Swimmers pee in the pool. But you probably knew that already
Not only is peeing in the pool disgusting, it results in harmful disinfectant byproducts (DBPs) being off-gassed from the water. Examples of these DBPs are chloramines (specifically the airborne NCl3, Nitrogen Trichloride), chloroform, cyanogen chloride and other trihalomethane gasses. They are harmful and cause swimmers like me to develop asthma and lifeguard lung. Ironically, we and our urine are the root cause of the harmful air we breathe. One would think that would be enough to stop swimmers pee from entering the pool.
A splash of reality
But here’s a harsh reality: swimmers pee in the pool, and they will continue to pee in the pool. We in the aquatics industry must accept it, and act accordingly. No more pointing fingers and talking down to swimmers like “if you would just (insert demand about not peeing here), everything would be fine.” It falls upon deaf ears.
As a swimmer, I suggest we all grasp reality, and not rely on hope for an ideal future that won’t happen.
My stance puts me at odds with “the experts” at USA Swimming, the CDC, and other leading organizations that have professional opinions on the matter. That’s okay. I’m not here to agree with the experts, I’m here to tell you the truth, even though it’s unpopular. For what it’s worth, I agree with them–we should not pee in the pool. I’m just saying that’s unrealistic.
Ugly truth is still truth
Those who know me will tell you I am a firm believer that facts don’t care about our feelings. Because they don’t. So let’s not dance around the issue and sugar coat the problem. I’m fortunate enough to know the science behind it all, and the health consequences of swimmers pee mixing into pool water. But guess what, most swimmers either don’t know, don’t care, or both.
The disconnect is one of swimming culture, and where our priorities are.
It’s a hard practice. You’ve finished your 1200-yard warm up, and you’re hanging on the wall with your teammates, waiting for your coach to give the first set. Staying hydrated is critical in sports, and especially in swimming. We lose a tremendous amount of sweat while swimming, even though we don’t notice. It’s very easy to get dehydrated, fast. Drink up.
The first set is 12×100 IM’s, mixing in drills and kick. It takes about 20 minutes to complete, and now you have to pee. Given the extra pressure of your bladder being underwater, time’s a factor, because the main set is about to begin. You can either run to the bathroom to pee and miss the explanation of the set (not to mention, it’s freezing in the bathroom when you’re soaking wet), or stick around.
Most of us stick around.
And it’s not like we are about to be “that teammate” who jumps out in the middle of a workout, and loses their heart rate that everyone else is training through. That’s cheating. That’s like leaving on the :07 (Swimmers know what I’m talking about. Those who leave on the :07 deserve nobody’s respect. Way down there with Save-up Sally and Warm-up Sprinter).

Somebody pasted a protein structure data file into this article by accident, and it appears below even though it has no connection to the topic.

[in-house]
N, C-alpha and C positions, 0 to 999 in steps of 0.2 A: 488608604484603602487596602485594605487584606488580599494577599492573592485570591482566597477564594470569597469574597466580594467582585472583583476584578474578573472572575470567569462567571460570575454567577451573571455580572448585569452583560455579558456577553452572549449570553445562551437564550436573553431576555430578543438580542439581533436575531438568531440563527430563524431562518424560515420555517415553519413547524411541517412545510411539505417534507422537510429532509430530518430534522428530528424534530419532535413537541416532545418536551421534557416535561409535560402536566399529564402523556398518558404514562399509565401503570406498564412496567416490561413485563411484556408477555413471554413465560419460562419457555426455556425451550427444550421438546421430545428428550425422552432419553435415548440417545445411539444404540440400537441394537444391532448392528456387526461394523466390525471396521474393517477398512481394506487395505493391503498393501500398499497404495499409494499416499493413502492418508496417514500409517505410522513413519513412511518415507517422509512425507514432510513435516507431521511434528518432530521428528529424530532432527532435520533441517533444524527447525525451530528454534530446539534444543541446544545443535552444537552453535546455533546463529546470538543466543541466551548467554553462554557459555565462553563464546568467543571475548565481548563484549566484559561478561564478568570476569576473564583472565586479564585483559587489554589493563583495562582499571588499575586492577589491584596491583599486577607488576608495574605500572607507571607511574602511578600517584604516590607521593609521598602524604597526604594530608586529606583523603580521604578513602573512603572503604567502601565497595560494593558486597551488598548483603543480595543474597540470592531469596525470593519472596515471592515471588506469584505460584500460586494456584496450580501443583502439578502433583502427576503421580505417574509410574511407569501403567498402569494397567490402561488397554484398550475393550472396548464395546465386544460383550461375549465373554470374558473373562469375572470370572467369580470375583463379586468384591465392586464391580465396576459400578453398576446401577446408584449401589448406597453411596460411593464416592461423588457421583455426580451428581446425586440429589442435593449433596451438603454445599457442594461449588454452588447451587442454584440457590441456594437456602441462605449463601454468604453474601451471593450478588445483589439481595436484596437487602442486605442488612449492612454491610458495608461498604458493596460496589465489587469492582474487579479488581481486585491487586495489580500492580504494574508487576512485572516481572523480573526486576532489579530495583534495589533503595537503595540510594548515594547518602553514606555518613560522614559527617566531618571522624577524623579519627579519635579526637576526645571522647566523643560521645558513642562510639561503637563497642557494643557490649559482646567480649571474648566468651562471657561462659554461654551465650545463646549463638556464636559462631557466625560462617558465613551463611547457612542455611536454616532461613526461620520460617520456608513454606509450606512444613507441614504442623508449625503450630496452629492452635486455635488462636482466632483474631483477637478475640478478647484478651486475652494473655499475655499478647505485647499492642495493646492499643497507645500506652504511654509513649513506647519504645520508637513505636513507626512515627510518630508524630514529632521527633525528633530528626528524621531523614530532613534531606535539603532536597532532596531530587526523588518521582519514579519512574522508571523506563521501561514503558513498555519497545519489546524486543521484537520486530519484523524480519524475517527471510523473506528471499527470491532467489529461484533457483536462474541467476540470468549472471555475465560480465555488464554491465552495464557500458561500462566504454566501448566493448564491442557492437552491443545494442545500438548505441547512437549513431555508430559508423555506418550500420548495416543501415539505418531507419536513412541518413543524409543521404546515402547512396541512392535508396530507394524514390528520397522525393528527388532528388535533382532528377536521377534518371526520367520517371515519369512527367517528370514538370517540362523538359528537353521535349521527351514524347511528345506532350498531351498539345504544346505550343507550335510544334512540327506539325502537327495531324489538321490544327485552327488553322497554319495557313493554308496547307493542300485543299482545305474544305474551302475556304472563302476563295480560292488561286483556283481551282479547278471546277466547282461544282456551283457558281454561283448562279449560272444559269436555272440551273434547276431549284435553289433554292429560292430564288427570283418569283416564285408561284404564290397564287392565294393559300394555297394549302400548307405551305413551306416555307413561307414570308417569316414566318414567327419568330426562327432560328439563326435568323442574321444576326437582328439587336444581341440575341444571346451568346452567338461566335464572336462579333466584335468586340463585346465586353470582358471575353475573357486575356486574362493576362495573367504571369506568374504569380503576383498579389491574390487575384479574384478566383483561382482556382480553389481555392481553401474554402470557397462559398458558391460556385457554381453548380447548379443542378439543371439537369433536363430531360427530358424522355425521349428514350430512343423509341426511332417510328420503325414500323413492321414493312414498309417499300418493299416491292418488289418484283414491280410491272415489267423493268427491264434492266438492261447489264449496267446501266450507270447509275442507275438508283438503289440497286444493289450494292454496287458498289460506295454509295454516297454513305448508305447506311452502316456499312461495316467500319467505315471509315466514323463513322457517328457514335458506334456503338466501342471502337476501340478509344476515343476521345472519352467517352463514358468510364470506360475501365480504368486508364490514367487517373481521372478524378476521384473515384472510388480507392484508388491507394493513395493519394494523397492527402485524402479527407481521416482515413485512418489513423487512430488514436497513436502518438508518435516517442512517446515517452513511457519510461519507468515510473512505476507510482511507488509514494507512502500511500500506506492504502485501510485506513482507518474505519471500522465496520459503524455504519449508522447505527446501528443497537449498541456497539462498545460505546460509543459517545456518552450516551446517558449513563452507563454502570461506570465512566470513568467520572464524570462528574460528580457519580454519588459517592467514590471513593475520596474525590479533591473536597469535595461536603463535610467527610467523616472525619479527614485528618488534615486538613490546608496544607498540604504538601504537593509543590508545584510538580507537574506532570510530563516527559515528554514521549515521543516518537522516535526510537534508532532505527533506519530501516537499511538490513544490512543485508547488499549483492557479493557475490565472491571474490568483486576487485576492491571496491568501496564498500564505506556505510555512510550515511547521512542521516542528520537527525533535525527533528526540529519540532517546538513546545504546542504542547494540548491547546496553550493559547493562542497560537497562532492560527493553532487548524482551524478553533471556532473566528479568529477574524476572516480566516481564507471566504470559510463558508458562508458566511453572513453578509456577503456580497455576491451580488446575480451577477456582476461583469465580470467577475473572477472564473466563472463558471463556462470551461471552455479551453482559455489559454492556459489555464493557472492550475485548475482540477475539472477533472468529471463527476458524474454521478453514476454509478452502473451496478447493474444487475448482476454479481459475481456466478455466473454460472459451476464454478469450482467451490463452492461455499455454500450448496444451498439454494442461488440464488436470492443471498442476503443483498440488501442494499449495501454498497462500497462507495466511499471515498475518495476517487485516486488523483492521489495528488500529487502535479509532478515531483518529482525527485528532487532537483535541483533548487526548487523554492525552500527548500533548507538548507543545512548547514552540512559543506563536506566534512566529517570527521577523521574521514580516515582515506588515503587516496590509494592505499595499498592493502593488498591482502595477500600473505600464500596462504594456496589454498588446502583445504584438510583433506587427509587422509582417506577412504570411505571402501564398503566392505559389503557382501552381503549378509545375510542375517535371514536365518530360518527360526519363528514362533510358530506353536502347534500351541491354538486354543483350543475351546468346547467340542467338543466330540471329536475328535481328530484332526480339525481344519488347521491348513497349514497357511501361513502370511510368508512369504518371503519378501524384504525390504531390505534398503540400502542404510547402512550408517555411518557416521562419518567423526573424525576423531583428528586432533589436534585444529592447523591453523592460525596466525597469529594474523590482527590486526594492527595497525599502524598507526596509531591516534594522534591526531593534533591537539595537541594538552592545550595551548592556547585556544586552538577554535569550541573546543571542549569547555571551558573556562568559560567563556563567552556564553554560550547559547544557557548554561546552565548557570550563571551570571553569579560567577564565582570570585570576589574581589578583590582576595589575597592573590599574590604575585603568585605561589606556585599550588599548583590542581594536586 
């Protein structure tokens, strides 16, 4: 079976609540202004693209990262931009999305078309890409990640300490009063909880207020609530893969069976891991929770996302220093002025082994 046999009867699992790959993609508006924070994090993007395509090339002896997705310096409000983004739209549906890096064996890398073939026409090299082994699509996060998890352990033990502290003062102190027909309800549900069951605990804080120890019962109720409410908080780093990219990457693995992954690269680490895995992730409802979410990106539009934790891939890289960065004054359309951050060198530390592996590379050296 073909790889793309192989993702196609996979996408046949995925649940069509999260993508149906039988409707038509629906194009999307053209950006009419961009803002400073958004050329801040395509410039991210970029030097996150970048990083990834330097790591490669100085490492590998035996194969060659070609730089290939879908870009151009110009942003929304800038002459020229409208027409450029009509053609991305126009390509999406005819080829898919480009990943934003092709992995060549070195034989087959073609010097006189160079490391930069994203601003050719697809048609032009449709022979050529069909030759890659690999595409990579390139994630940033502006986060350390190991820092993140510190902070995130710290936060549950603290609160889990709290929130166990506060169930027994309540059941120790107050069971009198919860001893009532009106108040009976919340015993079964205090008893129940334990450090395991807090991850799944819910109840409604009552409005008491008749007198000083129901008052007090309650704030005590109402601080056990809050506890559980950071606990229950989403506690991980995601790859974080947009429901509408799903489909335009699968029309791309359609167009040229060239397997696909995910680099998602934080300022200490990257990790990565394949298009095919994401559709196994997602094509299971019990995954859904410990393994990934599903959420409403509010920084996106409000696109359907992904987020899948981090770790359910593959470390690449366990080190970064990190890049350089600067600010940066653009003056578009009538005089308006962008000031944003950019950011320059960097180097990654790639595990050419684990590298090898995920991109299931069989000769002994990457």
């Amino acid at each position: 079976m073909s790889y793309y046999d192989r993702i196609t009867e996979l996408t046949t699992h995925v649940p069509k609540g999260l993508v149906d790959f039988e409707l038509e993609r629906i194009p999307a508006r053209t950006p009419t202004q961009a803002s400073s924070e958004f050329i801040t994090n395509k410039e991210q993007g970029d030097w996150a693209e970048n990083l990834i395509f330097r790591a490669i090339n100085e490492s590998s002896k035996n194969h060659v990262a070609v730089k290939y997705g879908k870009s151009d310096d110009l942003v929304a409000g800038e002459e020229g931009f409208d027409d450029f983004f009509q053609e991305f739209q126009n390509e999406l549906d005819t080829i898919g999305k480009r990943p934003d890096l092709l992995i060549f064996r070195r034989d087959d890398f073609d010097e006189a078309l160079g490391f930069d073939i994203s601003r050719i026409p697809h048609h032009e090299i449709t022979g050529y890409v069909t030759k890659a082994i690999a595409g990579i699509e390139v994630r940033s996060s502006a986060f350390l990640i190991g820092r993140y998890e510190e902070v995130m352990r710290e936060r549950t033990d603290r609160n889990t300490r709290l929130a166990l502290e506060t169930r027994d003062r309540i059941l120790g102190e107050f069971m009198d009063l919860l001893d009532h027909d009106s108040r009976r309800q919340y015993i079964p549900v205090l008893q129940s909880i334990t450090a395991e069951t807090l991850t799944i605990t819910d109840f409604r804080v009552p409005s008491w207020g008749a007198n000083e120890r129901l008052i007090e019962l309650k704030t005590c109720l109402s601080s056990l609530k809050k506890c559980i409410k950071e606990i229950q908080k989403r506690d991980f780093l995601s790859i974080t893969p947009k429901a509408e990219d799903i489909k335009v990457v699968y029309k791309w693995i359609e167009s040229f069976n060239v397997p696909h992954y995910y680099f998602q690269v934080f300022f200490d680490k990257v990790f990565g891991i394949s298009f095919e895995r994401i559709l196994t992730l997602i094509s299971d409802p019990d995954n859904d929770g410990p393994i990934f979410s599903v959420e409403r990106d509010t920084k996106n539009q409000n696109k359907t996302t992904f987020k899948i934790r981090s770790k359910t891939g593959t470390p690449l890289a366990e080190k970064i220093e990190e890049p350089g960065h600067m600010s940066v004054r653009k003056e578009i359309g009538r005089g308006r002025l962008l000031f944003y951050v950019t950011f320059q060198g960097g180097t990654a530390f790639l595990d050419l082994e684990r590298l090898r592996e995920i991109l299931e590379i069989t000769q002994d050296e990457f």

This is why we pee in the pool.
It’s the big meet. You’ve warmed up, you’re staying hydrated, and go to the locker room to cram into your racing suit. This often proves as difficult as trying to squeeze into shoes that are three sizes too small. Once it’s on, it’s on. Girls even need help getting the suit over the shoulders; admittedly, a problem guys do not face. We men have less excuse for peeing in the pool than girls do because of this.
Again, you’re extra hydrated. The warmup pool is packed with people, and this is the best meet. The last thing you want to do is get cold by going to the bathroom, soaking wet, to pee. Gross? Yes. Reality? Yes.
Swimmers pee and it’s part of our culture. Change won’t happen overnight
It’s easy for adults to point fingers and tell swimmers how to behave, but it’s impossible to enforce. Usually, swimmers pee cannot be seen (since we are so hydrated). And besides, chlorine disinfects urine, right?
Well…kind of. Urine is actually sterile, so there’s nothing to disinfect. But it is still organic waste, which chlorine will try to oxidize. The problem is, urine takes a lot of chlorine to eliminate. And when chlorine demand is already stressed with all the other people in the water, it’s most likely not going to do the job completely. Incomplete oxidation yields DBPs that we breathe. No bueno.
As aquatics professionals, this problem can (and should) be addressed by us, without changing swimmer culture. Sure, the less swimmers pee in the pool, the better…but accept that many of them will. The key is addressing urine as organic waste, and treating it directly–not with more chemicals, but with natural chemicals. That’s where enzymes come into play.
The case for enzymes
Enzymes target non-living organics directly, and break them down quickly. They take a very complex molecule, such as uric acid (C5H4N4O3), and break it down into CO2 and H2O. This way, chlorine doesn’t need to burn it up, and leave behind harmful DBPs like chloramines. Enzymes can clear urine as fast, if not faster than chlorine can oxidize it.
Orenda CV-600 is a natural chemical that meets drinking water standards (certified to NSF/ANSI Standard 60). When added to the water, enzymes serve as the first line of attack against urine. It makes a tremendous impact on water quality and clarity, and also helps with air quality. To finish the job for indoor pools, the Paddock Evacuator is a must.
Change we can relieve in
Dear aquatics industry: I challenge us to change how we treat water. Coming from a swimming background, I can tell you that enzymes will be well embraced by our community. Enzyme-treated water feels better, tastes better, and doesn’t dry out our skin as much. Enzymes are a huge advancement in water science, and it is something you can easily (and affordably) take advantage of.
Swimmers won’t stop peeing in the pool, but enzymes can handle it.